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Martin Foreman

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At an Angle to the Universe
The Poetry of Constantine Cavafy

March 2010: If there is a list of ten best-ever gay poets, it must include Constantine Cavafy. If there is a list of ten-best every poets, it must include Constantine Cavafy. In the whole of his life (he died on his seventieth birthday, on 29 April 1933), he completed only 154 poems, and during the same period he published none of them, except in small booklets that he had privately printed to give to friends.

Cavafy was born in Alexandria in the middle of the nineteenth century, at a time when the Greeks, who had
been present in the city for over two thousand years, were prospering, his father's family among them. But when Constantine was seven, his father died and his family moved for a while to Liverpool, UK, where his father had run a business and acquired British nationality.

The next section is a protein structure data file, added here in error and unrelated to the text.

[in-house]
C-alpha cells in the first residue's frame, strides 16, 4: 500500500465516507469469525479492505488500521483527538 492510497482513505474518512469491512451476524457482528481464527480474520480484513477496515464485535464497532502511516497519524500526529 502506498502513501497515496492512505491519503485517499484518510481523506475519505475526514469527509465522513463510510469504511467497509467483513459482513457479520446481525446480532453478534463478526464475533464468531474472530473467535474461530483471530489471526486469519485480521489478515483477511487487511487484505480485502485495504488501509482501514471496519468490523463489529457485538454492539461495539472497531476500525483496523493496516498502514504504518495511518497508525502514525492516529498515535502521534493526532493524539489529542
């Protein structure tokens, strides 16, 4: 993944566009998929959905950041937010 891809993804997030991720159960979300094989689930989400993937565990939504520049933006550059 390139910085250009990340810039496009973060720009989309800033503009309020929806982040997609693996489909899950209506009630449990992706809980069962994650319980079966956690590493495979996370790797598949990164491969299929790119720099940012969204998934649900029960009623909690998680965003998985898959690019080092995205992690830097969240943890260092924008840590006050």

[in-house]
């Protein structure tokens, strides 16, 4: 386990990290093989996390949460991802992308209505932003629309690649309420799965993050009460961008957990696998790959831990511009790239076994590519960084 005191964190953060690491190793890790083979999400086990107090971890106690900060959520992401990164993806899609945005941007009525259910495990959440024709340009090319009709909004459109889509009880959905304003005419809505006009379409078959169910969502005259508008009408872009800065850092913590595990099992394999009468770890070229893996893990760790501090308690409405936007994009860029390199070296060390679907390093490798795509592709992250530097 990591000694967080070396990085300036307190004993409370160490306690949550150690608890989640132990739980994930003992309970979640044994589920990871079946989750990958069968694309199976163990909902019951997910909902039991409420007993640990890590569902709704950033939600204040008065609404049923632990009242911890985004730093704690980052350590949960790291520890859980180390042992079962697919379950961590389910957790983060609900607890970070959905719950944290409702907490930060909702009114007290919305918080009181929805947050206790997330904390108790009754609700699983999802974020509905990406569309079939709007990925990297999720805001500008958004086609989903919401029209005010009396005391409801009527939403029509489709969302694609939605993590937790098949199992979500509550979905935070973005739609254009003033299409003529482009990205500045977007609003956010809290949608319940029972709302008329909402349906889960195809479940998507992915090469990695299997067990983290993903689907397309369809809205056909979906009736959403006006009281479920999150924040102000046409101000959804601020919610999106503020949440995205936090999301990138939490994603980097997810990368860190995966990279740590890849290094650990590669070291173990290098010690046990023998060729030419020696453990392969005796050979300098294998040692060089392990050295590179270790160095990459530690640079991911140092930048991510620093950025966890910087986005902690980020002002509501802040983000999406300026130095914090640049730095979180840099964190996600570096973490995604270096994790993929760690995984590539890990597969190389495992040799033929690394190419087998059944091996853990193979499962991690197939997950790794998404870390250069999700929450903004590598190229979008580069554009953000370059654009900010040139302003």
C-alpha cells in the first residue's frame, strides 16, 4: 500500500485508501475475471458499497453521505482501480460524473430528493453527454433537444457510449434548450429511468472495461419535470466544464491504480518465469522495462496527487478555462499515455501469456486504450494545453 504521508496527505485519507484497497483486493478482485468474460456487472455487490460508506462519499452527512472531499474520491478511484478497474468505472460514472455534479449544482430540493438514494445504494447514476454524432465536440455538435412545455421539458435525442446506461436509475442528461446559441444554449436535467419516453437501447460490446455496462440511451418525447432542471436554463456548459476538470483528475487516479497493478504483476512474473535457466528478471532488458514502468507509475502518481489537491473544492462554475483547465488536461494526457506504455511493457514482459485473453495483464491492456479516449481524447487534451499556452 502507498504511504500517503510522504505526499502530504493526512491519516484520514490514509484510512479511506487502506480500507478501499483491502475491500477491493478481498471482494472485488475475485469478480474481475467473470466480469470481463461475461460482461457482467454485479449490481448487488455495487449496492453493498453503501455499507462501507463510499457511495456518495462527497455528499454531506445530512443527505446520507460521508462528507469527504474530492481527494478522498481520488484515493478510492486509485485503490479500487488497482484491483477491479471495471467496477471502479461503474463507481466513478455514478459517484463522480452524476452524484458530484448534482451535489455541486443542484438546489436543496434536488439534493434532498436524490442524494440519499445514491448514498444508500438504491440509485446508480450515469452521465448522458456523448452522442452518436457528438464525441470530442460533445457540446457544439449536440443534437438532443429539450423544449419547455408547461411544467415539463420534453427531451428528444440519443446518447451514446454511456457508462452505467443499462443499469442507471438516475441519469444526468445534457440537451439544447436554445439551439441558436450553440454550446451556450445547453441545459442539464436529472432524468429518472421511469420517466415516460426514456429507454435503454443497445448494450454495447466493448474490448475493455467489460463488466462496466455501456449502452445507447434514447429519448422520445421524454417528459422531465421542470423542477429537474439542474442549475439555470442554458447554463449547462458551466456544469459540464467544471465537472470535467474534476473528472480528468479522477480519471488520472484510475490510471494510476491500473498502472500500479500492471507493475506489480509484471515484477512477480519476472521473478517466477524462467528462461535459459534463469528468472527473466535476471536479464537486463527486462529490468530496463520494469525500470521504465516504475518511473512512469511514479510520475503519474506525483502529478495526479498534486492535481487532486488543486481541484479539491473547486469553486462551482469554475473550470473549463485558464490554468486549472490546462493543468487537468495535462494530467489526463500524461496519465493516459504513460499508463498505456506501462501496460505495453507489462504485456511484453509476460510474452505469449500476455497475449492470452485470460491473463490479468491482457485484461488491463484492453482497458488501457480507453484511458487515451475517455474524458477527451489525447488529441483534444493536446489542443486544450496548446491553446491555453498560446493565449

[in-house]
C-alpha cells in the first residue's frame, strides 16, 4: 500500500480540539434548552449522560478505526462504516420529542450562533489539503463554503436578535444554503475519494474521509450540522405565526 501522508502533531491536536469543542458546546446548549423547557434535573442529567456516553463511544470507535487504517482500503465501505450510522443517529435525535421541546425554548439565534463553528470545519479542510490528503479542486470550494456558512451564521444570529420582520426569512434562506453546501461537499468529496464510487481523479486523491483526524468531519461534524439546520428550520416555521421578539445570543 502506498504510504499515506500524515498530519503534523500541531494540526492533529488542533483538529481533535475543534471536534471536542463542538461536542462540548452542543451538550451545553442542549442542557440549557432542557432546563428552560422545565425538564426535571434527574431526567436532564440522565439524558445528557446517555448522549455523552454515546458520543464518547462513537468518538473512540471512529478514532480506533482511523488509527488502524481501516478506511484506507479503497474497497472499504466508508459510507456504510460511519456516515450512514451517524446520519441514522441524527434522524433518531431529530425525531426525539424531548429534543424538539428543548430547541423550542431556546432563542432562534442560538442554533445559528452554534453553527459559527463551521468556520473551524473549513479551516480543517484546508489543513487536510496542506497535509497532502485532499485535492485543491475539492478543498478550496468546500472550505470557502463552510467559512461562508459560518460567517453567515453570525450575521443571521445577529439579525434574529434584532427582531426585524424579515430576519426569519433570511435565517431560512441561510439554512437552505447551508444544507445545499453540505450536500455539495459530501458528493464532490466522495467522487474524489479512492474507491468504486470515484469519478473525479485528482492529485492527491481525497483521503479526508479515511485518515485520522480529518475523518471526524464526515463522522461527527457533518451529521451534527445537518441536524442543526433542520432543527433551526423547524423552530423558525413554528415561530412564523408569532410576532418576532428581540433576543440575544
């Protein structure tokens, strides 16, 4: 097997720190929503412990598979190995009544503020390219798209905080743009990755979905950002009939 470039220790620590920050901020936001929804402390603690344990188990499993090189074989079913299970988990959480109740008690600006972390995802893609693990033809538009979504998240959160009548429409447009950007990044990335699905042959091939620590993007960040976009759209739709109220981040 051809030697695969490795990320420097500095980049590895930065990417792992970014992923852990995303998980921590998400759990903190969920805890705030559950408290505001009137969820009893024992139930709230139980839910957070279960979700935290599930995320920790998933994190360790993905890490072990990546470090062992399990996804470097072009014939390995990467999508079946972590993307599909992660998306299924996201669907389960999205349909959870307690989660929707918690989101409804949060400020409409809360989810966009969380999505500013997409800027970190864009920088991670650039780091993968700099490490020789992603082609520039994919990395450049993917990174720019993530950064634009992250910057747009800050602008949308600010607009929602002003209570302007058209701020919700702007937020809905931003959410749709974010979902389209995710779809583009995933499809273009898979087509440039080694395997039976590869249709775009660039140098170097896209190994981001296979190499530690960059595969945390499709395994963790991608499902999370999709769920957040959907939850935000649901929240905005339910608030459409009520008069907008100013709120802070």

Therein lies the first of Cavafy's many paradoxes - he was a Greek who spent almost no time in Greece and who spoke English better than Greek, yet he wrote a small number of poems that - after years of being ignored by the literary establishment of his time - laid the framework for modern Greek poetry.

Financial problems forced the family to move from Liverpool back Alexandria, then war uprooted them to Constantinople (modern Istanbul - at the time host to another significant Greek population). Only in 1885, did he return to Alexandria, where Cavafy lived for the rest of his life, working briefly as a journalist and then as a civil servant for thirty years (working for the British, who ran Egypt as a protectorate until 1926). During this period, he wrote - and rewrote and rewrote again - some of the most beautiful poetry that has ever been committed to paper.

Cavafy in later life. The British writer E M Forster described him perfectly as "a man standing at slight angle to the universe"